Offshore drillers struggling with plunging demand will start getting more work before they get more money, according to Transocean Ltd., the biggest rig company by market value.
Rig-use rates, which have fallen to about 70 percent in the past year from more than 90 percent for the most advanced semi-submersible units, will probably begin to pick up within the next 12 to 24 months, Chief Financial Officer Mark Mey said in an interview. But the market will remain “challenging” and drillers will have to wait longer to see substantially higher charter fees, which have fallen toward cash break-even levels, he said.
“If we do see a recovery in 2017, it comes against the backdrop of a rig oversupply,” Mey said in Oslo, where he was attending a conference. “The day-rate improvement, as it has in every down-cycle in the past, starts out slow. And then as utilization picks up and you start narrowing the balance between supply and demand, you start seeing an escalation.”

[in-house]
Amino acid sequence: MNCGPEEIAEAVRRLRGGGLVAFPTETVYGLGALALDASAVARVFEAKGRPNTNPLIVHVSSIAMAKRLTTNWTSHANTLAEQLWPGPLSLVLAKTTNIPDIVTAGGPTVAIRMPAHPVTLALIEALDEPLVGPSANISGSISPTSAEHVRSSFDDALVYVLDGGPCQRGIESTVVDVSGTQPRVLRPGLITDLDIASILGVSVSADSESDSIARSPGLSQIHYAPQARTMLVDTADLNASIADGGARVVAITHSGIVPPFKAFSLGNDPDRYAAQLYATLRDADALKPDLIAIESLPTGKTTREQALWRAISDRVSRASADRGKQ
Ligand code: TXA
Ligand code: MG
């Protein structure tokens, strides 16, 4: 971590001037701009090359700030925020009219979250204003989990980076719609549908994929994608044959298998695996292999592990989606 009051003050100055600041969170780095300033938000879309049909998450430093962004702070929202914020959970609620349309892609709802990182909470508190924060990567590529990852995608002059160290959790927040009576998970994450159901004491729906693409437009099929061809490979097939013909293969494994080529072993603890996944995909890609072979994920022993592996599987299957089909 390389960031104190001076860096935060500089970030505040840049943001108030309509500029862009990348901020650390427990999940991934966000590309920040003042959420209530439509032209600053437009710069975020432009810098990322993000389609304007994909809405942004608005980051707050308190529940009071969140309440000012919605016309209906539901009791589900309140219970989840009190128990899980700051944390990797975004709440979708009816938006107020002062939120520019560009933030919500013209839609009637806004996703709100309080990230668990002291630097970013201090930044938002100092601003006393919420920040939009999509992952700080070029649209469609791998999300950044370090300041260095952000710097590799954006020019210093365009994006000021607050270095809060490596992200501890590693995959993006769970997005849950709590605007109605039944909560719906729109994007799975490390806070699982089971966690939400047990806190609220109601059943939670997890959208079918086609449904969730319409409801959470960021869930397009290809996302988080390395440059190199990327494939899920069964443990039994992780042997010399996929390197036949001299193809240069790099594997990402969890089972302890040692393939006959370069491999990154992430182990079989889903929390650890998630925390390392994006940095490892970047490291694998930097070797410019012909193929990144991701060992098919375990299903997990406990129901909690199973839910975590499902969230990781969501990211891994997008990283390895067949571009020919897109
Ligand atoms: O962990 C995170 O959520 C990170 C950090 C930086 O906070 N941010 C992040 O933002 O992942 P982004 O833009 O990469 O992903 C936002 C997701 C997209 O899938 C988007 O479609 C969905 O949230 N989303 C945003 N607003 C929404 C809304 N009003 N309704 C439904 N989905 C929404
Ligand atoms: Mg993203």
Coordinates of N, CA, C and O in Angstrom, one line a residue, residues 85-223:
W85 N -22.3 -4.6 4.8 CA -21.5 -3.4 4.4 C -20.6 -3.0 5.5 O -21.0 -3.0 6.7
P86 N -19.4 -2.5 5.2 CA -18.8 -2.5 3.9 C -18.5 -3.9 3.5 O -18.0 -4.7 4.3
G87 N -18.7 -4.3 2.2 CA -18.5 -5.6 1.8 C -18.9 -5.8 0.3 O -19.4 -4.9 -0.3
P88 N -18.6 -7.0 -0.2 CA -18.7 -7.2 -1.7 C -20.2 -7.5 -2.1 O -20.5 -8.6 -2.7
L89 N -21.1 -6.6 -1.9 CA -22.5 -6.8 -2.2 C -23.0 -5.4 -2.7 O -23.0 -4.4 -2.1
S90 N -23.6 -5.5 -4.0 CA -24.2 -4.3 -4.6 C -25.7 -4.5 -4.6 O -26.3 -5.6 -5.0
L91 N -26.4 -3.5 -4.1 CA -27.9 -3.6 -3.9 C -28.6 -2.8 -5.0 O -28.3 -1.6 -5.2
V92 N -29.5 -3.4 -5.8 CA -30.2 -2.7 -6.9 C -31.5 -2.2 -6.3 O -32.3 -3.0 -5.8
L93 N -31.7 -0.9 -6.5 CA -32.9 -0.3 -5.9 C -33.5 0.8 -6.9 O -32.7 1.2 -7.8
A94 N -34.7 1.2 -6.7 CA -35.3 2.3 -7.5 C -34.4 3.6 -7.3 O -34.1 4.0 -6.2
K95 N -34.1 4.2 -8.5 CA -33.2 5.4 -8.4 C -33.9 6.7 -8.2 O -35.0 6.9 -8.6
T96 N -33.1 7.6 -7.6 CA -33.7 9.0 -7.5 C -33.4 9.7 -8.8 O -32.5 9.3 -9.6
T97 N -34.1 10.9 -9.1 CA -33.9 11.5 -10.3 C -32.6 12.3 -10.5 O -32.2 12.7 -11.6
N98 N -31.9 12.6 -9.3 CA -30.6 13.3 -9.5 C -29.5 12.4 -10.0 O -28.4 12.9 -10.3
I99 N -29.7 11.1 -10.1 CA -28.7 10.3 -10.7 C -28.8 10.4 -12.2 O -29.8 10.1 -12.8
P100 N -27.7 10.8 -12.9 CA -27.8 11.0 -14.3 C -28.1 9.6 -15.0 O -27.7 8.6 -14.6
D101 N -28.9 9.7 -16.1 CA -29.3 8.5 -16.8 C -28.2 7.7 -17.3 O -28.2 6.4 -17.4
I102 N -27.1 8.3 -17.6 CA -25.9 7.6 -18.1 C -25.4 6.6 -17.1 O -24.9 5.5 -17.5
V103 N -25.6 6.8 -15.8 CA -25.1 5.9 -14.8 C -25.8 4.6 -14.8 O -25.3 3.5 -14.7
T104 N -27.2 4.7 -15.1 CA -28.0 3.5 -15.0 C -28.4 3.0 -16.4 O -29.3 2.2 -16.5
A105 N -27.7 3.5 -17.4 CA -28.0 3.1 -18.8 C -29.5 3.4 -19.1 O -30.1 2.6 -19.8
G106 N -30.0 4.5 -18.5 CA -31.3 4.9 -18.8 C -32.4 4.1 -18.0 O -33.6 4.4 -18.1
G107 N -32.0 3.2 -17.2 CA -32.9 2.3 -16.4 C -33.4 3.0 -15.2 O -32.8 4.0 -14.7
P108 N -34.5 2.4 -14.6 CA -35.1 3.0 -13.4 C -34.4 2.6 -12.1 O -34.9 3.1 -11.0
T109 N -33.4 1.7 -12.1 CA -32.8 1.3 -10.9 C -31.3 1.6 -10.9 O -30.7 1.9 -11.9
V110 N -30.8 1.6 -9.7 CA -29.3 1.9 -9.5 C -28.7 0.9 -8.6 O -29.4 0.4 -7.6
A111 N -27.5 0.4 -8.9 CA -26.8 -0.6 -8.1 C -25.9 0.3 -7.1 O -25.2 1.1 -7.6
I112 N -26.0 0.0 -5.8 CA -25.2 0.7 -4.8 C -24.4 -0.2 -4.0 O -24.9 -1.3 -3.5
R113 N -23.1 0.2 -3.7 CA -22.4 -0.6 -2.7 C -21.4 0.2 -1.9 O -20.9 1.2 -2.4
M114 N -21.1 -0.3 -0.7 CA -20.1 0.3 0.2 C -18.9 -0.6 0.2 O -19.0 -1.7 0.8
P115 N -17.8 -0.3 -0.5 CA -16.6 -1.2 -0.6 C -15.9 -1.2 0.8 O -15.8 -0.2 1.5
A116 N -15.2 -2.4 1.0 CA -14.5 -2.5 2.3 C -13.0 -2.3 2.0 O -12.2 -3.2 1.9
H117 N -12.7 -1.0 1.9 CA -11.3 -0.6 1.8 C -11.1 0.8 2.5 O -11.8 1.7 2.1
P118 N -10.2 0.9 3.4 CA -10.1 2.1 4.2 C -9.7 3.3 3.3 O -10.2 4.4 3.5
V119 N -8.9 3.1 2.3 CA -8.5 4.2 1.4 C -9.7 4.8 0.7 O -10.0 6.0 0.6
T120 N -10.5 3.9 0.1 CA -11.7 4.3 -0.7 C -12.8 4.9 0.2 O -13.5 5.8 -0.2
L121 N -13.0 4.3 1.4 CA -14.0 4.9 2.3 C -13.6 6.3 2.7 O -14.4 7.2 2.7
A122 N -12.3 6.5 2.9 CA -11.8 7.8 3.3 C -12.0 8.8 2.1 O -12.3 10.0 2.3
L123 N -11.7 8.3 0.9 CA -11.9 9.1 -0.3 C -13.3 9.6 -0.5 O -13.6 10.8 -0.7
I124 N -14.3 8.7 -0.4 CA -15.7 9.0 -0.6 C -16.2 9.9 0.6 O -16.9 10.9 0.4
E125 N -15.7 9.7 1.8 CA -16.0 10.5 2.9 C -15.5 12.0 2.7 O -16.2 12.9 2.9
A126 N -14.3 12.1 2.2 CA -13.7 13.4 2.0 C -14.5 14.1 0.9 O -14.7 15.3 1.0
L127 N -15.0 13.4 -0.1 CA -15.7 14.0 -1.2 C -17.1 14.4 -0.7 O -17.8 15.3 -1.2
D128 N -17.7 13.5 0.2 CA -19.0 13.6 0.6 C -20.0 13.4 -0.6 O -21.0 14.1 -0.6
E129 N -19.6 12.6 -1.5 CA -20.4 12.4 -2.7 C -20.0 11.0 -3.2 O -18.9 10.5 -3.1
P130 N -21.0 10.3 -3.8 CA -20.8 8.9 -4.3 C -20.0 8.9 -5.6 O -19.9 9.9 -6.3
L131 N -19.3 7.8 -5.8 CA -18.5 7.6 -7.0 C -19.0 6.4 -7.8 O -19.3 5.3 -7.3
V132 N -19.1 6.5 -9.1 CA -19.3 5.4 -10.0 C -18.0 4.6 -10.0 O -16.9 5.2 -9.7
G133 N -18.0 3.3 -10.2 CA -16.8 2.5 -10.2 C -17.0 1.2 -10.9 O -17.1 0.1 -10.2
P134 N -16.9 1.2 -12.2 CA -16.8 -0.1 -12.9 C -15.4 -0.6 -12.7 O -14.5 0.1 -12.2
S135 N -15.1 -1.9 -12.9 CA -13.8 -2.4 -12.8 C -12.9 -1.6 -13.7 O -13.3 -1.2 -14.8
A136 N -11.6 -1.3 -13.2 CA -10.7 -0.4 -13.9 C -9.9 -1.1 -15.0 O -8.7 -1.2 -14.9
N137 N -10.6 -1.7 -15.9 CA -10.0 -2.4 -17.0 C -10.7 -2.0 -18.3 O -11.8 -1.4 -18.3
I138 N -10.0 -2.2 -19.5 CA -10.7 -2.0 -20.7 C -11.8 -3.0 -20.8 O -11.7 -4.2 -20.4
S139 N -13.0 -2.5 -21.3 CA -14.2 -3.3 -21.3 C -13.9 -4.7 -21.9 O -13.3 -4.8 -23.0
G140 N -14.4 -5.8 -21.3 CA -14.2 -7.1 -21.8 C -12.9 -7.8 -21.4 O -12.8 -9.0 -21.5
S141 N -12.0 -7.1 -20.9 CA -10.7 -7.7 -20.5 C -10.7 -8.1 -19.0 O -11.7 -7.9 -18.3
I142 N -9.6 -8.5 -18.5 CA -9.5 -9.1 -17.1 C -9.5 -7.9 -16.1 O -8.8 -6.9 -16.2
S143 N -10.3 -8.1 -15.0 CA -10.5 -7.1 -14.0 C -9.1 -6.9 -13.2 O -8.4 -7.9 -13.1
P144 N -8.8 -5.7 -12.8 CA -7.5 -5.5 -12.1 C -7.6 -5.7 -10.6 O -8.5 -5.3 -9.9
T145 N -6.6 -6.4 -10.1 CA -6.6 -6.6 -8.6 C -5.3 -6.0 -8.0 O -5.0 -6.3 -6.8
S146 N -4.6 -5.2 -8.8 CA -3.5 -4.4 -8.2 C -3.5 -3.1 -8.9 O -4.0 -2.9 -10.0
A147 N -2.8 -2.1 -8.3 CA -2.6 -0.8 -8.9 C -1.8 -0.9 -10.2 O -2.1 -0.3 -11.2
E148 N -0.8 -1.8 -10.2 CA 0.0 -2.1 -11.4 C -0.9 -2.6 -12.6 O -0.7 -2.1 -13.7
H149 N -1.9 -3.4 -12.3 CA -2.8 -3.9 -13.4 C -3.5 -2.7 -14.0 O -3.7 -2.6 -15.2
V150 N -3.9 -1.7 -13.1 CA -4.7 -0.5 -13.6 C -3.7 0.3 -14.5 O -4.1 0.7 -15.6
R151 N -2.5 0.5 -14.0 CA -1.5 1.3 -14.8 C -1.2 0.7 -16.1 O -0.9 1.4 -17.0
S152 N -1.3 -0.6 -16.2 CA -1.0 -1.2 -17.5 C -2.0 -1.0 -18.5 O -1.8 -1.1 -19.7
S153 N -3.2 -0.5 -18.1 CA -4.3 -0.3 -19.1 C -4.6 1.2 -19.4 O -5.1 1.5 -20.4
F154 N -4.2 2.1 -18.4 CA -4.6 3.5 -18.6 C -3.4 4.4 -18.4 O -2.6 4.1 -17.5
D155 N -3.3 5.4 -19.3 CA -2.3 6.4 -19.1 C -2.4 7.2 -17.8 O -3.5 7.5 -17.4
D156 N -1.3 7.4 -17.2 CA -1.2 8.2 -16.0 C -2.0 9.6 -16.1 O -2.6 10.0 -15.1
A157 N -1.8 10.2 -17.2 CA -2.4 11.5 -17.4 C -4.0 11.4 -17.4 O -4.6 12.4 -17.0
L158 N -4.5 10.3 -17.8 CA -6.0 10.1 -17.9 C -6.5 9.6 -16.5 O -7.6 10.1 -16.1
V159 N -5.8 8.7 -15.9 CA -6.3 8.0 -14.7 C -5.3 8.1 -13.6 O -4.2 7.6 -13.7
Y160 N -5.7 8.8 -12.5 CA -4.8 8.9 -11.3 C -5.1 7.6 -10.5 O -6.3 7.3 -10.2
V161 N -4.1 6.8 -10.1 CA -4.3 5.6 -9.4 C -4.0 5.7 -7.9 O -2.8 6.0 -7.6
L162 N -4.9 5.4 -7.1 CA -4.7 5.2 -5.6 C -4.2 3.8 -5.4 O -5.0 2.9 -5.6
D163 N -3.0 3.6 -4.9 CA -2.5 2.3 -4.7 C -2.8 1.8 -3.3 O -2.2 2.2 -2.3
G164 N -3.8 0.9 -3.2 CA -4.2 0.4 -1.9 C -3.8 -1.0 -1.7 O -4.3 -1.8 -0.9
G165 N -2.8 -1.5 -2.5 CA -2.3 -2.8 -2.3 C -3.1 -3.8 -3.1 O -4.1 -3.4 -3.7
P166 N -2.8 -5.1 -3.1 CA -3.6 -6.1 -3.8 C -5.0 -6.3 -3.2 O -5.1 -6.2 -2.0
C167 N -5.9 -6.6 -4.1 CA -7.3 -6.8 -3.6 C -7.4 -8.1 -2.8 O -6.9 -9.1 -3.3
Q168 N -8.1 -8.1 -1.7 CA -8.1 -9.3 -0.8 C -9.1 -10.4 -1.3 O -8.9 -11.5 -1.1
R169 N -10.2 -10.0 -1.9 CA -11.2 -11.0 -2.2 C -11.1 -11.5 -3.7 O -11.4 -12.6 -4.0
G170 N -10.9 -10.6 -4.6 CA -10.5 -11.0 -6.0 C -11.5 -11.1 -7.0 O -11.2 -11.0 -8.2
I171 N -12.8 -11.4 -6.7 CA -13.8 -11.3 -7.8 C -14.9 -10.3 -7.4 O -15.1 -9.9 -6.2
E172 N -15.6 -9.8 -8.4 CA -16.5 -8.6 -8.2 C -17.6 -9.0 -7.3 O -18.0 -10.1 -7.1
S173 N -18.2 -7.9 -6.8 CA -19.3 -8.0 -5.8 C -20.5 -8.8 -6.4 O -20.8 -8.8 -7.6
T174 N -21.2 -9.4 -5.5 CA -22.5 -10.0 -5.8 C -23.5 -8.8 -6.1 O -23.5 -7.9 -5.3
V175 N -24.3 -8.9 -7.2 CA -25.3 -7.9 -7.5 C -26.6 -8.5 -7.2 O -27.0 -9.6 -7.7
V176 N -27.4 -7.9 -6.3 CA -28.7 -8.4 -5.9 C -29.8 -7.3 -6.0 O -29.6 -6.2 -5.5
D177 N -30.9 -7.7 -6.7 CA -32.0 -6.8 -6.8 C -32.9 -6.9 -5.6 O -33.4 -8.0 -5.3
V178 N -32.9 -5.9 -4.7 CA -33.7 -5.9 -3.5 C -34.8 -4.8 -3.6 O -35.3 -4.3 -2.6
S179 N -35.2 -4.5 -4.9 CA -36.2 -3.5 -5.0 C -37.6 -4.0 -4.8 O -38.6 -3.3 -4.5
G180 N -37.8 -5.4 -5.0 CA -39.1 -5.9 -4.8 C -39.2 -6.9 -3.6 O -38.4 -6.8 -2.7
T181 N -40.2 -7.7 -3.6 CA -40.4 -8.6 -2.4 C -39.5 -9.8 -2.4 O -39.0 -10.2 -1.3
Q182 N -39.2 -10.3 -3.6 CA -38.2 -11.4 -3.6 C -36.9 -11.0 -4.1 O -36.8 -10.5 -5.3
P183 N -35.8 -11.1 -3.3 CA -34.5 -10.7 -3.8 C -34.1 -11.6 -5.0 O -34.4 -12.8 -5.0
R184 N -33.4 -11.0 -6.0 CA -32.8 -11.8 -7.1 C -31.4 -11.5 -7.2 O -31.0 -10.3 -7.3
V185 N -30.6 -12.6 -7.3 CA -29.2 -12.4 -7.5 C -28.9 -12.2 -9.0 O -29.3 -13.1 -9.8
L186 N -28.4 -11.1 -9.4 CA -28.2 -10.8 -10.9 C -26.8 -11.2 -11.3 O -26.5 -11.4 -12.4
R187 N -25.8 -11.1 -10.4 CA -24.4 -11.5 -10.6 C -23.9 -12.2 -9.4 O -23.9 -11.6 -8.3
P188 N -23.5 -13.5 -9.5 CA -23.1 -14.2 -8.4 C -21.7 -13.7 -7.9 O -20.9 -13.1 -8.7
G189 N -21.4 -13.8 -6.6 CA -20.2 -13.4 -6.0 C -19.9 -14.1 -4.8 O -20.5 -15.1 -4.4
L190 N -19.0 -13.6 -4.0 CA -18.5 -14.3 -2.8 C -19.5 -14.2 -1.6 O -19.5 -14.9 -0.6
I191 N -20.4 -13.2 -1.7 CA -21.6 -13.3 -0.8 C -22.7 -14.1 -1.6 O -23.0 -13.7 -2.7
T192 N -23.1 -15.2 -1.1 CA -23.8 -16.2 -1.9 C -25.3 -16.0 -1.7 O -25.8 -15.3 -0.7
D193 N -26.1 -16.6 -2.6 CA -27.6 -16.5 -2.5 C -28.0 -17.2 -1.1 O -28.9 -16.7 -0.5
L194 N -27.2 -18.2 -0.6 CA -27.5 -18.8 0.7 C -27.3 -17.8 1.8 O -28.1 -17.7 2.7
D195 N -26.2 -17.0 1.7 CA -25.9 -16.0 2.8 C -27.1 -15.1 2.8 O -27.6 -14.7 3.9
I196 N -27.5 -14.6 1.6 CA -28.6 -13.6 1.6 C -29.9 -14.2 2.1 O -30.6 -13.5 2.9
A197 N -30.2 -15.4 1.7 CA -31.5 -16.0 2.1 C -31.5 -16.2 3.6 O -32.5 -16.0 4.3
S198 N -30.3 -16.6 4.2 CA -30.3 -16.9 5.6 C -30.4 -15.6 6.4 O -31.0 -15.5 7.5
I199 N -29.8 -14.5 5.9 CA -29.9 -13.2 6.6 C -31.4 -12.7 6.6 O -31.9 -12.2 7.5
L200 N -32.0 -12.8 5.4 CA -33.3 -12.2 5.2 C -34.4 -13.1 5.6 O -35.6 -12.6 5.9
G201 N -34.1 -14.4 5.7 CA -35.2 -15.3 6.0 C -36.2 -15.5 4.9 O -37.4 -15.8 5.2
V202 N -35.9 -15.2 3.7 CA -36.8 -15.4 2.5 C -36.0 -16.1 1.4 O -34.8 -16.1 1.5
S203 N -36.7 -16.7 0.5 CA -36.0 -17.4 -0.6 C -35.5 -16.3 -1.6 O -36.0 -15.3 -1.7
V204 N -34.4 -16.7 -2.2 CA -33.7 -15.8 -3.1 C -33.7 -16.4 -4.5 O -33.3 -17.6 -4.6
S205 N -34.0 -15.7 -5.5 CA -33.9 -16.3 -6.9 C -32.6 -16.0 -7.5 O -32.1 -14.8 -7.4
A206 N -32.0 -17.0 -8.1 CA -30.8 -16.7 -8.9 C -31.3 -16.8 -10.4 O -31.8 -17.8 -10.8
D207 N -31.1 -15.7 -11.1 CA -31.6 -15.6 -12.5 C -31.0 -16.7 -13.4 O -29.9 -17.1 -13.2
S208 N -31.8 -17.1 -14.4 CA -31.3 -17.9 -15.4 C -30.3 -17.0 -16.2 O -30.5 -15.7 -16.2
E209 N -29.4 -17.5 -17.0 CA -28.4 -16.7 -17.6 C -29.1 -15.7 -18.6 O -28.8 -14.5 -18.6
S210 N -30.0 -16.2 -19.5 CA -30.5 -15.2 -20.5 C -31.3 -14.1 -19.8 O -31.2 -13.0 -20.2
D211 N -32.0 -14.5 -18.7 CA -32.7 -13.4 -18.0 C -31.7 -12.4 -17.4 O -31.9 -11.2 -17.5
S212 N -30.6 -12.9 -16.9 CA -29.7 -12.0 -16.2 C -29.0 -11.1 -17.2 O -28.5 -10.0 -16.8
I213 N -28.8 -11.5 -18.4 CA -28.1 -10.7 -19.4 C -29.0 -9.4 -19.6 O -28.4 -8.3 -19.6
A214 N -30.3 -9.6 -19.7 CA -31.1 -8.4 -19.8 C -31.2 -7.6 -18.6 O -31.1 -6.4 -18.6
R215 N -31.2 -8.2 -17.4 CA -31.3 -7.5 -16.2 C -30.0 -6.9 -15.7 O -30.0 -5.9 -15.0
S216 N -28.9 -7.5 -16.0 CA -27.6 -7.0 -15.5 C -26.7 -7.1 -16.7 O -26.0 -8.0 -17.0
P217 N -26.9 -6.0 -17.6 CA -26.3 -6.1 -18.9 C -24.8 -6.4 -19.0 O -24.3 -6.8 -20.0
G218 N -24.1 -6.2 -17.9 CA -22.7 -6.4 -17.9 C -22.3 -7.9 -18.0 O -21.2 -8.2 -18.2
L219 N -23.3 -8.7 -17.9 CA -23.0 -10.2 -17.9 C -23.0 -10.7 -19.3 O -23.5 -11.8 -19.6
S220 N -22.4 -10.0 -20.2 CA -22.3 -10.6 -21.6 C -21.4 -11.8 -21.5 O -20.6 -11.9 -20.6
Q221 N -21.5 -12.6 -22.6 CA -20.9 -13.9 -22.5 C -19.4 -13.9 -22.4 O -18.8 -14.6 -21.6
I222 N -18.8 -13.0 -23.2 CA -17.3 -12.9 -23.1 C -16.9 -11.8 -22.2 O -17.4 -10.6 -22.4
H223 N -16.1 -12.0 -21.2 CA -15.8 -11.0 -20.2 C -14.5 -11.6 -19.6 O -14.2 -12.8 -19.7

Offshore drillers including Transocean and billionaire John Fredriksen’s Seadrill Ltd. have faced a double whammy of collapsing demand amid crashing oil prices and a wave of new rigs, widening oversupply. Contract awards are at their lowest level since the 1980s, Seadrill said last month, and drillers are now accepting “survival rates” well below $200,000 for floating rigs. That compares with fees as high as $650,000 at the peak of a boom in 2013.
Transocean has led efforts to reduce surplus capacity by scrapping 24 floating rigs, or half the total number taken out of service, Mey said. The company has 10 to 15 more that could be scrapped, he said.
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There are likely to be mergers and acquisitions in the industry in the next 12 months, according to the CFO, who declined to comment on what role Transocean could play in any consolidation. The company sees “no urgency” to buy rigs itself, he said.
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